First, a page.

For example, established OEMs usually already produce one or more BEVs and have a strong interest in using as many common parts as possible. In this case, a new vehicle project should at least be implemented with the same hardware, so that the adaptations to the respective vehicle type can be solved with software. This narrows the leeway for development.

On the other hand, new market entrants commissioning only one vehicle project can more easily expect a tailor-made solution.

Yet, modular hardware architecture does facilitate the usage of common parts, like in different variations of the same vehicle model, for example. Two-wheel drives and all-wheel drives can, in principle, both be realized through the same drive control unit. In this case, adjustments only need be made to the software, which can be easily achieved.


Programming the software can pose similar challenges to implementing VCU hardware. Depending on the client’s (i.e., the OEM’s) requirements, the VCU’s software contains exactly those functions that are required in the vehicle. The basic functions of the vehicle control unit are always the same in principle.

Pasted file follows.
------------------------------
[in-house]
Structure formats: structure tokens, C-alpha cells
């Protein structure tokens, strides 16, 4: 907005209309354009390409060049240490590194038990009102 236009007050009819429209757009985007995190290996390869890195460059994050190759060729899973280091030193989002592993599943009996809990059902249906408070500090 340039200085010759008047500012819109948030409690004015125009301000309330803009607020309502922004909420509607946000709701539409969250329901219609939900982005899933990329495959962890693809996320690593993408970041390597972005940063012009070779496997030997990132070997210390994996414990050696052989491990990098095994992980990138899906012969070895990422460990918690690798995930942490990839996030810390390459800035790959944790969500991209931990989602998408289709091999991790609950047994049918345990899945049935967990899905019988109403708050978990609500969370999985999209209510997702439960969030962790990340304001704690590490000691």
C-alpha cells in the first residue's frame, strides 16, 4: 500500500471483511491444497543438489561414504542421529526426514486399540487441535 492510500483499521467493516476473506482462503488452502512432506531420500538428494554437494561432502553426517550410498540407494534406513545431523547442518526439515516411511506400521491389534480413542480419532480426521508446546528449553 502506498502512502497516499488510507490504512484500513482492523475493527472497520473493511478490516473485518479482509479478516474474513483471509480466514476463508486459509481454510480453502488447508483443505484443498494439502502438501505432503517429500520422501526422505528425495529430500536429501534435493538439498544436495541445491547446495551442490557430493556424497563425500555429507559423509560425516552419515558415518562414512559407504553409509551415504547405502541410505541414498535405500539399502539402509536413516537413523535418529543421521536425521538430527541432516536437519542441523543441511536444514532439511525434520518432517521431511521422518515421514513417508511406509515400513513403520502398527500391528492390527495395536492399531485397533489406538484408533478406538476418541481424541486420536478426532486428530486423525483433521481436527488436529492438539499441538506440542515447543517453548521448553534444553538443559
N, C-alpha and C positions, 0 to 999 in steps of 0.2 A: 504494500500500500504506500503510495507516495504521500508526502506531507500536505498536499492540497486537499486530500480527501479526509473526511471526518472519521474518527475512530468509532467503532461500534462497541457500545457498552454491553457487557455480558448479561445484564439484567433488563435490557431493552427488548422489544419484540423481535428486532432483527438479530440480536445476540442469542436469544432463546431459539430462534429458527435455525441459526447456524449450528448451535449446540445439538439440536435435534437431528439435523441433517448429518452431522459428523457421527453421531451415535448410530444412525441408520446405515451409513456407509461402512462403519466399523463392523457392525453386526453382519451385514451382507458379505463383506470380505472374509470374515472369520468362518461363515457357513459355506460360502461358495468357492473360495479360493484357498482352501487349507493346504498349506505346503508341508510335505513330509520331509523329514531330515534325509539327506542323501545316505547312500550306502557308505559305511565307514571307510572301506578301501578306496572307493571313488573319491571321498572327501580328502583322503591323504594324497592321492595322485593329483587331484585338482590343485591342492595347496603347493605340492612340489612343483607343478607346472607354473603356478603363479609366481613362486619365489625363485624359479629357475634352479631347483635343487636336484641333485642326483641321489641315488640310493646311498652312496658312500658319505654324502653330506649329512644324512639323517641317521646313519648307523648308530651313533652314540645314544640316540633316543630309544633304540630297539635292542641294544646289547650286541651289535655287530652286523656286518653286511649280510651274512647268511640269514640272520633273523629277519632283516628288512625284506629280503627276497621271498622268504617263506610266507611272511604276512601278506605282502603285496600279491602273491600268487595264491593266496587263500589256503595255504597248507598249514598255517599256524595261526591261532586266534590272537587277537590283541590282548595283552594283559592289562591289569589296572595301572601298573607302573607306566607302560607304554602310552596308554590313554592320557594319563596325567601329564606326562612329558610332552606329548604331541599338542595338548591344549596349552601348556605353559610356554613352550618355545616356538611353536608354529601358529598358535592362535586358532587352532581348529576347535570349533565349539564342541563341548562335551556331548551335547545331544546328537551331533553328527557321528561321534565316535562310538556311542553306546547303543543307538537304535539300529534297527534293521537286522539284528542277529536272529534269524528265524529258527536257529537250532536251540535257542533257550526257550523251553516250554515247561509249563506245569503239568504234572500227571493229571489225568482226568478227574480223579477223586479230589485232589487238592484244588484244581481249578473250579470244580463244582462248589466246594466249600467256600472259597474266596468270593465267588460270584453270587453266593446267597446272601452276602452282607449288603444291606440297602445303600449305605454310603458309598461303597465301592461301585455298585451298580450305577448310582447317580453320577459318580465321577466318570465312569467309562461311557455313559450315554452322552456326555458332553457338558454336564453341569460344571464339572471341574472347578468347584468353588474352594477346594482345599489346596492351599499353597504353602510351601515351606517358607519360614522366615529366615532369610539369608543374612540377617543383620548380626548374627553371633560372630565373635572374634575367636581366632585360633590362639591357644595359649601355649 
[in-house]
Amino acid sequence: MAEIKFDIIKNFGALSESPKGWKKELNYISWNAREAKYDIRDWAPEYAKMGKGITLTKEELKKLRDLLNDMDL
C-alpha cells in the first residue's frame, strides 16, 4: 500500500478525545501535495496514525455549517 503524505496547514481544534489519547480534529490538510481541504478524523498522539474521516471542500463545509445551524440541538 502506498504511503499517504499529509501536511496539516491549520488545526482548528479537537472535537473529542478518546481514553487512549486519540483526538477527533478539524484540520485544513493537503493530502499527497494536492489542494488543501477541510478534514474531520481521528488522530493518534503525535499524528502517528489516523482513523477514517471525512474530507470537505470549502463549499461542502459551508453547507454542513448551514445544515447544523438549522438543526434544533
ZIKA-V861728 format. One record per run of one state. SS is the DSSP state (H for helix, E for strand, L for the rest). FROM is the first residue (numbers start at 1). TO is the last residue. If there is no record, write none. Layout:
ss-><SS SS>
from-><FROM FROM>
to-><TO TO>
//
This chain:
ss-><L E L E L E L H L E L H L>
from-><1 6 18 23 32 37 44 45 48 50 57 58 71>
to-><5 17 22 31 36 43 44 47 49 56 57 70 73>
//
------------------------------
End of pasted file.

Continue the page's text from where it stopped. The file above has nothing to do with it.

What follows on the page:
However, depending on the application, additional functions may be added. Furthermore, the programming must also be adapted to the components used in each case. For example, batteries from different suppliers, even if they always have the same function and possibly the same or similar specifications, are not exactly the same – so they must be addressed differently by the VCU. Inverters from different manufacturers often also require different ways of control.

The problem of receiving components from different suppliers does not usually arise in development projects by classic OEMs that already have one or more BEVs in production, since OEMs typically do not use different components for different vehicle types. On the other hand, new market entrants commissioning only one vehicle type may require using non-standard components that need to be considered when developing the software.